Kano Shōei, Pheasants and Azaleas; Golden Pheasants and a Loquat Tree. Muromachi period, 1560s. Pair of hanging scrolls; ink, color, and gold on paper, each scroll 101 x 49 cm. Metropolitan Museum of Art, New York.

Mary Griggs Burke: Bringing Japanese Art to the Forefront

Mary Griggs Burke is not a name many have heard of but when she passed away in 2012, there were many mournful faces, specifically from those in the art world. Recognised as having the largest private collection of Japanese art outside of Japan, Griggs Burke had quite an impact on the emergence of Asian art in the United States.

Mary Griggs Burke, 2006.
Mary Griggs Burke, 2006.

“The beauty of the Japanese aesthetic first struck me when I saw my mother’s kimono, a padded winter garment of black silk displaying at the knee a bold design of twisted pine branches covered with snow.[…] It was then, I believe, that a future collector of Japanese art was born.”

Kano Shōei, Pheasants and Azaleas; Golden Pheasants and a Loquat Tree. Muromachi period, 1560s. Pair of hanging scrolls; ink, color, and gold on paper, each scroll 101 x 49 cm. Metropolitan Museum of Art, New York.
Kano Shōei, Pheasants and Azaleas; Golden Pheasants and a Loquat Tree. Muromachi period, 1560s. Pair of hanging scrolls; ink, color, and gold on paper, each scroll 101 x 49 cm. Metropolitan Museum of Art, New York.

Due to this spectacular eye for detail she amassed beautiful objects throughout her life and continuously inspired and encouraged artists and creators. Through her support and promotion of Japanese and Asian art she was awarded the Order of the Sacred Treasure by the Japanese Government in 1987. Mary Griggs Burke demonstrated her sheer joy and passion for the subject in a myriad of ways and this collection is a perfect representation of her love of Japanese art.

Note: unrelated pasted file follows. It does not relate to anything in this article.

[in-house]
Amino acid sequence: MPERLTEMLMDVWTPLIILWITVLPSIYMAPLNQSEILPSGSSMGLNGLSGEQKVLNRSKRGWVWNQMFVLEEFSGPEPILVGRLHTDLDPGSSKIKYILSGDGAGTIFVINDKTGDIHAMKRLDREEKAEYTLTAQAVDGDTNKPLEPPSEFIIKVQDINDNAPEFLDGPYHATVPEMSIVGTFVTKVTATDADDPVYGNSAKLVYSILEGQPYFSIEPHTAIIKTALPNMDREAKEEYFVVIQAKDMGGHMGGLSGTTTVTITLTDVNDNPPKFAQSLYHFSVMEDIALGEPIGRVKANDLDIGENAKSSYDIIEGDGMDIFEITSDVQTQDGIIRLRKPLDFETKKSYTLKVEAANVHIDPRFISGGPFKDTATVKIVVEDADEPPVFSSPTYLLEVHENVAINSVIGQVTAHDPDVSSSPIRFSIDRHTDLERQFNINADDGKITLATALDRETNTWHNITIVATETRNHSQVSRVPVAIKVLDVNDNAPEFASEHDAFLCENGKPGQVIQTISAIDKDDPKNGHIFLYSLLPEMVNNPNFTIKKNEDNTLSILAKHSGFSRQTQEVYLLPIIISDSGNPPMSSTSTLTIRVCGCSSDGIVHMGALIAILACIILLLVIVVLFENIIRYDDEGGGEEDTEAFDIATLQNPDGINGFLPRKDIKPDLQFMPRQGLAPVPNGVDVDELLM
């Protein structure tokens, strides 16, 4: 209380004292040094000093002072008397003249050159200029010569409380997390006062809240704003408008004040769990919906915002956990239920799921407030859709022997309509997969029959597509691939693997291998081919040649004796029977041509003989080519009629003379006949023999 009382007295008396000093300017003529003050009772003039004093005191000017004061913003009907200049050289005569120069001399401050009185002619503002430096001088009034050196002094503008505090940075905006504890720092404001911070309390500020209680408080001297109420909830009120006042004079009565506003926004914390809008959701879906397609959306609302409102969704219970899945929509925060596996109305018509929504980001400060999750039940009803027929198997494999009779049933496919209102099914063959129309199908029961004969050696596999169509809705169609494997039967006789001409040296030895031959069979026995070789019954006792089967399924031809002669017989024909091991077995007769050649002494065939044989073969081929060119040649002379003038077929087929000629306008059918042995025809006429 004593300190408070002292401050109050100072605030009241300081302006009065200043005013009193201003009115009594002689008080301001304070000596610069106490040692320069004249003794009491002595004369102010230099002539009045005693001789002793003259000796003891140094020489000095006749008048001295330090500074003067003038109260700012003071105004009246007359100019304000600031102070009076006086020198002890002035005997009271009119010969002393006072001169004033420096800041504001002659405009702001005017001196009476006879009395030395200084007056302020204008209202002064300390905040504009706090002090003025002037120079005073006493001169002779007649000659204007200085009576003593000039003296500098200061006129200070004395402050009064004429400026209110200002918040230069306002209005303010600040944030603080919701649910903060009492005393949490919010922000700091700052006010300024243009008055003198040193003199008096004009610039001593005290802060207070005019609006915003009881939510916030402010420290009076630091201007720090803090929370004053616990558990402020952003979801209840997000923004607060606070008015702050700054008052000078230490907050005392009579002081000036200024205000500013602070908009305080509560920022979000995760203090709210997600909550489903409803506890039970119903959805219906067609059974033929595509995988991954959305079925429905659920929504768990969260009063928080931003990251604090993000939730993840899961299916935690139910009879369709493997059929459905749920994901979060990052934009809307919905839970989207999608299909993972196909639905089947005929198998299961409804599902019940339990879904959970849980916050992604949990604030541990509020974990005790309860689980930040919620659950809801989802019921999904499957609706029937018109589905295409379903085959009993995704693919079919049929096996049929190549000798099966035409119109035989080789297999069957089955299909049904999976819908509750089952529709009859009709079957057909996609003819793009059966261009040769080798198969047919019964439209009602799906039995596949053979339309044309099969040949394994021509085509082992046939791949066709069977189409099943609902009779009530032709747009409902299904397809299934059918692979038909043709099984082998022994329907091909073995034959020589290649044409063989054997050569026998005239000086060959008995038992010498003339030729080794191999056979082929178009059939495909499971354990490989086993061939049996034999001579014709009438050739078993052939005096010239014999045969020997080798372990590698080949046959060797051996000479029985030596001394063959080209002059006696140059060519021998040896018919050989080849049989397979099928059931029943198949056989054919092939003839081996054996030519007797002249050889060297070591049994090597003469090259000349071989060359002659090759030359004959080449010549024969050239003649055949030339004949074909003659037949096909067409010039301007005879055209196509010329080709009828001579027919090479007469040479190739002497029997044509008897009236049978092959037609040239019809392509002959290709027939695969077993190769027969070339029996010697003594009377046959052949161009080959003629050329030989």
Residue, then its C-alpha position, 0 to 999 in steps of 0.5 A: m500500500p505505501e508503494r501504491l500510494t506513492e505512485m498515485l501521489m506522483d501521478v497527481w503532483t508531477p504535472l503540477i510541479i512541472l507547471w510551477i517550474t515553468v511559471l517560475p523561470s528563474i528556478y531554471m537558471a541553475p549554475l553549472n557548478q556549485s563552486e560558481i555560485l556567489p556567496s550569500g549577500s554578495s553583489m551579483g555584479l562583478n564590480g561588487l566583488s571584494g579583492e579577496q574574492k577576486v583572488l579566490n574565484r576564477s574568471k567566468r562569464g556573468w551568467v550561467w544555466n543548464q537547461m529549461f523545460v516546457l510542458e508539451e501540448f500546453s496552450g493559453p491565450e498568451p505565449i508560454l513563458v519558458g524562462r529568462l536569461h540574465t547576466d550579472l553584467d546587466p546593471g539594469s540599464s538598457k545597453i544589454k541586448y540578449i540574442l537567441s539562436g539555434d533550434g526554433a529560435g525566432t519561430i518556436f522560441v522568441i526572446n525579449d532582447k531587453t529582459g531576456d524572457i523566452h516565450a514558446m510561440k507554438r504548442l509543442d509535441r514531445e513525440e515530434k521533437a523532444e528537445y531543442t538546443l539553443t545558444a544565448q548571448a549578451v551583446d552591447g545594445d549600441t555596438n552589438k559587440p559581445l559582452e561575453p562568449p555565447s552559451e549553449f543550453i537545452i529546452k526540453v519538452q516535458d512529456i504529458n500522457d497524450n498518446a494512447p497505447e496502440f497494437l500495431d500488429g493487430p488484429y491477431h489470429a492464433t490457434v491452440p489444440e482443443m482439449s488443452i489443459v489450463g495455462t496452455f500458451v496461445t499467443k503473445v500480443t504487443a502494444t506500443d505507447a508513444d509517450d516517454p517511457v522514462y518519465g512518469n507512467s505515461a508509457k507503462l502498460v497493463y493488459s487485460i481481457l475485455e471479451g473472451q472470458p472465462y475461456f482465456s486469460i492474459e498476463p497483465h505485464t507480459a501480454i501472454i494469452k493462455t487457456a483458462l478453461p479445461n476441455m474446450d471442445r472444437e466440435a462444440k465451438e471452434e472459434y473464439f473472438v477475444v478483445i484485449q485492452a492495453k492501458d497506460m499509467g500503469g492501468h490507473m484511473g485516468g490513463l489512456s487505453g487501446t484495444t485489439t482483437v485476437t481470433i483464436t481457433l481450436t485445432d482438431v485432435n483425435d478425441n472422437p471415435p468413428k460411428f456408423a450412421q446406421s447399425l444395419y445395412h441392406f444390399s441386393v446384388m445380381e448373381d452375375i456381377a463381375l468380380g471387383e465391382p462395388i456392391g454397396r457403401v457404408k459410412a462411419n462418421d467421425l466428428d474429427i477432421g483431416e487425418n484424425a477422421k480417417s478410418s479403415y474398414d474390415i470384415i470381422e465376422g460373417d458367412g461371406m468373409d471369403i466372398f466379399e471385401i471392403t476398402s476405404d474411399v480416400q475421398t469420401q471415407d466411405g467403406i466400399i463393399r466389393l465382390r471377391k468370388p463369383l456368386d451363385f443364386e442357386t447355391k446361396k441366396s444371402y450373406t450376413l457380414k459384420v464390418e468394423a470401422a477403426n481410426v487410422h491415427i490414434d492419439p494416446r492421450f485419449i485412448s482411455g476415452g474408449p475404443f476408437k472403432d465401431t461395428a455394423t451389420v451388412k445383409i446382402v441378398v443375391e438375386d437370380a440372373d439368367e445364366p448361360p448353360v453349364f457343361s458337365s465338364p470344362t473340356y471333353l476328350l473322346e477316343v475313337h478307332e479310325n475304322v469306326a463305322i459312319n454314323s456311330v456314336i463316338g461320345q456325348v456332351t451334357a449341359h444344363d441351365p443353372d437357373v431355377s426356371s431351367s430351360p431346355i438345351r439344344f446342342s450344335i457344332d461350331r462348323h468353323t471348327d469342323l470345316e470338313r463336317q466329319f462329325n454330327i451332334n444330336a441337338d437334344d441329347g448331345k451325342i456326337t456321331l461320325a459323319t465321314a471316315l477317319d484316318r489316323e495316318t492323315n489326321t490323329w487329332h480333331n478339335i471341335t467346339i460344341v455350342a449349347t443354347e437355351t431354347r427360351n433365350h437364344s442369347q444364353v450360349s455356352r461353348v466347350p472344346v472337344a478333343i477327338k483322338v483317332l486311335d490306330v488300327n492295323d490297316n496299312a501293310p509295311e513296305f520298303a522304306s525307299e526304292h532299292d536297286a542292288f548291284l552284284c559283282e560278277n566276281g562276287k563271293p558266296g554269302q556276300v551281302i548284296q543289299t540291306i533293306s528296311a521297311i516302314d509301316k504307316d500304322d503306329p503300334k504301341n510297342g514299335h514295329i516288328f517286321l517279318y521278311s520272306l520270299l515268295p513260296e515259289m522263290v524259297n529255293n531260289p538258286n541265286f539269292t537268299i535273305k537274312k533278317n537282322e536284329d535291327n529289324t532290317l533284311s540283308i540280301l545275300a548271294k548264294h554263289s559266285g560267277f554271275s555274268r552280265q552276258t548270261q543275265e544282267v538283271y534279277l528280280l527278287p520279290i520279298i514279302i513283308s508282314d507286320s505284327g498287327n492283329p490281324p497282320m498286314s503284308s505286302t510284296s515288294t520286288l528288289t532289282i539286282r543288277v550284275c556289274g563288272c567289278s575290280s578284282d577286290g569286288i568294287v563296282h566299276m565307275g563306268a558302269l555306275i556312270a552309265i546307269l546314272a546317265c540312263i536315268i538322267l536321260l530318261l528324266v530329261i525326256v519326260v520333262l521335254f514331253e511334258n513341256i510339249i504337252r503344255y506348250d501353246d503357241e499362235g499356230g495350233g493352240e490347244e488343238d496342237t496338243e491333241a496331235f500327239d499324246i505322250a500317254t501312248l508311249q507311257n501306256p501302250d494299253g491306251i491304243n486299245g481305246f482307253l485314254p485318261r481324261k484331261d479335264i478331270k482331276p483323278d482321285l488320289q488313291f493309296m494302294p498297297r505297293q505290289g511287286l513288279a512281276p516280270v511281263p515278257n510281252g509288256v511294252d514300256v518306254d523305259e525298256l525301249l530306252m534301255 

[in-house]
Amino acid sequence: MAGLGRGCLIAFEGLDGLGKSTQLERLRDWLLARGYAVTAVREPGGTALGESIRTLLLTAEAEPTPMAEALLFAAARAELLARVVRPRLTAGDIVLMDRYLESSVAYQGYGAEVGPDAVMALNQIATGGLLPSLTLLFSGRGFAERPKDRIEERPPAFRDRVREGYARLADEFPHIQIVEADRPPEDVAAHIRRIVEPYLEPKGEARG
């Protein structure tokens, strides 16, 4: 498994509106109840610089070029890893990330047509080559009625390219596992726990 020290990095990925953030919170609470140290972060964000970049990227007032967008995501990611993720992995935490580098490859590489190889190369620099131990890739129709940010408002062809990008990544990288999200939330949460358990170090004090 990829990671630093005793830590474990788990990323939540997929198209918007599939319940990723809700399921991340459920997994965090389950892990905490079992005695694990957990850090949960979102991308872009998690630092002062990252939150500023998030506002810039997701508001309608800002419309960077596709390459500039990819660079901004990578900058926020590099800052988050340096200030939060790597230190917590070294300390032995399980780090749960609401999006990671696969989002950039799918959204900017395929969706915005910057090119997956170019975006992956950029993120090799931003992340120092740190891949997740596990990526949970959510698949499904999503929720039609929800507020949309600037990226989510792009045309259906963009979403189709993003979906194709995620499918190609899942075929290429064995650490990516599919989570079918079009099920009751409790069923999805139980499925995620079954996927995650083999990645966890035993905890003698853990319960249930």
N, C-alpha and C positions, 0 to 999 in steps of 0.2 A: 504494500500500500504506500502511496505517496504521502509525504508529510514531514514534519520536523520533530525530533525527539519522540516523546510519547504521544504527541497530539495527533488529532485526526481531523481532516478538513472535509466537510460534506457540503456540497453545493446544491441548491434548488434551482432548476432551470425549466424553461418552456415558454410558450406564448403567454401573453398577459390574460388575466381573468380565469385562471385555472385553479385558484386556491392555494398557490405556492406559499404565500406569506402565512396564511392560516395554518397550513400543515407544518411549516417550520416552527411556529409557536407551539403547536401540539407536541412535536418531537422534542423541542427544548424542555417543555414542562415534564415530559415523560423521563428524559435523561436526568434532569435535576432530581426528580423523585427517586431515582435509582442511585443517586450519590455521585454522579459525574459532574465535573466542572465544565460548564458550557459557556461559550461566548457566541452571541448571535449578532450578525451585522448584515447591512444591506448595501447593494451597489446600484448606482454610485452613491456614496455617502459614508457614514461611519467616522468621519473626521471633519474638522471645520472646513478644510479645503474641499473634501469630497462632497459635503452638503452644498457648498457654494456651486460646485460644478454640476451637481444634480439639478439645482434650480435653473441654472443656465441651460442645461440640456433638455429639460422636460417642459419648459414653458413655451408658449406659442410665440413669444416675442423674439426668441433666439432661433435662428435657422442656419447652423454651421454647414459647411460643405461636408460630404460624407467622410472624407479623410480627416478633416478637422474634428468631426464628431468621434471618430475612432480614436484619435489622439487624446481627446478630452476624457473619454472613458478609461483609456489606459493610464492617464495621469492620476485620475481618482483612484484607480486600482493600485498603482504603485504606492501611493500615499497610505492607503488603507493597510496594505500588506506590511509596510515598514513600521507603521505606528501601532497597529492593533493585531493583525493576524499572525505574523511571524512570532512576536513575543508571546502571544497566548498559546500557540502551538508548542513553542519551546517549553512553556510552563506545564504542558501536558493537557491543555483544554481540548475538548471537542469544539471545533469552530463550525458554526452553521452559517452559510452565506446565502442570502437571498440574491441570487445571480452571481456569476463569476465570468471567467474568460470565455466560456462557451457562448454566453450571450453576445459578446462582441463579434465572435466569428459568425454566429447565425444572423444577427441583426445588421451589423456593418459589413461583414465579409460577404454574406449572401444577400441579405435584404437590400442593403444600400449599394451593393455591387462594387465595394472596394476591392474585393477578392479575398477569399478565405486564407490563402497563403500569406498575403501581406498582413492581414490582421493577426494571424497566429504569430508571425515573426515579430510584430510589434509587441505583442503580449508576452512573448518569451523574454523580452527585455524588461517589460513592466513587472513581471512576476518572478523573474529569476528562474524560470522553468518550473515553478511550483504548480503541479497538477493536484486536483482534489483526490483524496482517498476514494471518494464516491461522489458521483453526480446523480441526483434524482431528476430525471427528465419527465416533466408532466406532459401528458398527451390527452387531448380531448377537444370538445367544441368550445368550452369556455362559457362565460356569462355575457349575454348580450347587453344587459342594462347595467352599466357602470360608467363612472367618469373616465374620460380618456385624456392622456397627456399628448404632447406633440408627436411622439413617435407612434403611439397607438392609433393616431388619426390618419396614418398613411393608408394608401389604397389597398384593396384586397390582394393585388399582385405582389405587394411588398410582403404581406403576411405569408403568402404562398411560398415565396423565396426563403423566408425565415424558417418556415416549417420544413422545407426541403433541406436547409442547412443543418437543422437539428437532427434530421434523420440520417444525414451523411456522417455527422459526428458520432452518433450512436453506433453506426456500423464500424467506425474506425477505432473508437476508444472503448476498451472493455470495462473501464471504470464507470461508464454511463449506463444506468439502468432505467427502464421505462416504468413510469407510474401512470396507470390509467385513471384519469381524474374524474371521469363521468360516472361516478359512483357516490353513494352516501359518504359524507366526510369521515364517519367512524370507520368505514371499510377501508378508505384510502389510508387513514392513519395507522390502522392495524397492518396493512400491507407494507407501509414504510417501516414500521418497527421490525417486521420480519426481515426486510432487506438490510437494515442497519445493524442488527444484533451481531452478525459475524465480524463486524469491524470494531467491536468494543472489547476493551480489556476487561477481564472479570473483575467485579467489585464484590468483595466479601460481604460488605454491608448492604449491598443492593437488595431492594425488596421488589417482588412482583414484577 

Chapter 78 of Daihan’nya haramitakyō (大般若波羅密多経), Late Heian period, 12th century. Handscroll cover and frontispiece; gold and silver ink on indigo paper, 25.9 x 21.3 cm. Minneapolis Institute of Art, Minnesota.
Chapter 78 of Daihan’nya haramitakyō (大般若波羅密多経), Late Heian period, 12th century. Handscroll cover and frontispiece; gold and silver ink on indigo paper, 25.9 x 21.3 cm. Minneapolis Institute of Art, Minnesota.

After her death in 2012, Mary Griggs Burke’s collection was divided between the Metropolitan Museum and the Minneapolis Institute of Arts, and now after the details of her bequeaths have been made public, they are on display for the first time since 1975. Some newer additions have never been seen before! For a chance to see some of these pieces an exhibition entitled “Celebrating the Arts of Japan: The Mary Griggs Burke Collection” will be at the Metropolitan Museum in New York from the 20th of October 2015.

Kaikei, Fudō Myōō (不動明王), Kamakura period, early 13th century. Lacquered, polychromed, and gilded Japanese cypress (hinoki) with kirikane and inlaid crystal eyes, height: 51.5 cm. Metropolitan Museum of Art, New York.
Kaikei, Fudō Myōō (不動明王), Kamakura period, early 13th century. Lacquered, polychromed, and gilded Japanese cypress (hinoki) with kirikane and inlaid crystal eyes, height: 51.5 cm. Metropolitan Museum of Art, New York.

If your interests lie in Asian art and you would like to uncover a more revealing side to it, why not get your hands on Forbidden Asia, a book by Parkstone International that delves into erotic art of the east, or read about Japan’s notorious Hokusai. There is also The Art of Champa, treasures of ancient Vietnamese art, or Impressions of Ukiyo-E, an exploration of traditional figurative Japanese art.

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